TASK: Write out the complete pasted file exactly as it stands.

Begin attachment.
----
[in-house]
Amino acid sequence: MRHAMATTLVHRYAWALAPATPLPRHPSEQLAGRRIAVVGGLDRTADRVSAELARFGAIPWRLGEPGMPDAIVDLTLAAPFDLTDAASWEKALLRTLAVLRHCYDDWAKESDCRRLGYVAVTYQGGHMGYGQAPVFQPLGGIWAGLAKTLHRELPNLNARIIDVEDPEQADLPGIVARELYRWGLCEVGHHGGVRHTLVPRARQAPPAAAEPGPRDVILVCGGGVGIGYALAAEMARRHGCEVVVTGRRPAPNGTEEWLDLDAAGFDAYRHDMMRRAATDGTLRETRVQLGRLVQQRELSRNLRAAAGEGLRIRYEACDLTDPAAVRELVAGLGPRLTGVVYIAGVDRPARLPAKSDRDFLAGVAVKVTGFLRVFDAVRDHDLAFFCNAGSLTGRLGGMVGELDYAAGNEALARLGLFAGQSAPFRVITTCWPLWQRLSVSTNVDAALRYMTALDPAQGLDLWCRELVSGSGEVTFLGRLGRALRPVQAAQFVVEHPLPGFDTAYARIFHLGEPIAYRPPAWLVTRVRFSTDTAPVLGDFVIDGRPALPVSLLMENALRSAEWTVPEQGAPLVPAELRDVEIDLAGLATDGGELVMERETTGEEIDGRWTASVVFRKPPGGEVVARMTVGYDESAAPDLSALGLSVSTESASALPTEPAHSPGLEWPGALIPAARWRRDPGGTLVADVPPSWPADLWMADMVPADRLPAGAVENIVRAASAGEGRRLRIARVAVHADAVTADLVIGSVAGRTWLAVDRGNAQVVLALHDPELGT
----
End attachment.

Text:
[in-house]
Amino acid sequence: MRHAMATTLVHRYAWALAPATPLPRHPSEQLAGRRIAVVGGLDRTADRVSAELARFGAIPWRLGEPGMPDAIVDLTLAAPFDLTDAASWEKALLRTLAVLRHCYDDWAKESDCRRLGYVAVTYQGGHMGYGQAPVFQPLGGIWAGLAKTLHRELPNLNARIIDVEDPEQADLPGIVARELYRWGLCEVGHHGGVRHTLVPRARQAPPAAAEPGPRDVILVCGGGVGIGYALAAEMARRHGCEVVVTGRRPAPNGTEEWLDLDAAGFDAYRHDMMRRAATDGTLRETRVQLGRLVQQRELSRNLRAAAGEGLRIRYEACDLTDPAAVRELVAGLGPRLTGVVYIAGVDRPARLPAKSDRDFLAGVAVKVTGFLRVFDAVRDHDLAFFCNAGSLTGRLGGMVGELDYAAGNEALARLGLFAGQSAPFRVITTCWPLWQRLSVSTNVDAALRYMTALDPAQGLDLWCRELVSGSGEVTFLGRLGRALRPVQAAQFVVEHPLPGFDTAYARIFHLGEPIAYRPPAWLVTRVRFSTDTAPVLGDFVIDGRPALPVSLLMENALRSAEWTVPEQGAPLVPAELRDVEIDLAGLATDGGELVMERETTGEEIDGRWTASVVFRKPPGGEVVARMTVGYDESAAPDLSALGLSVSTESASALPTEPAHSPGLEWPGALIPAARWRRDPGGTLVADVPPSWPADLWMADMVPADRLPAGAVENIVRAASAGEGRRLRIARVAVHADAVTADLVIGSVAGRTWLAVDRGNAQVVLALHDPELGT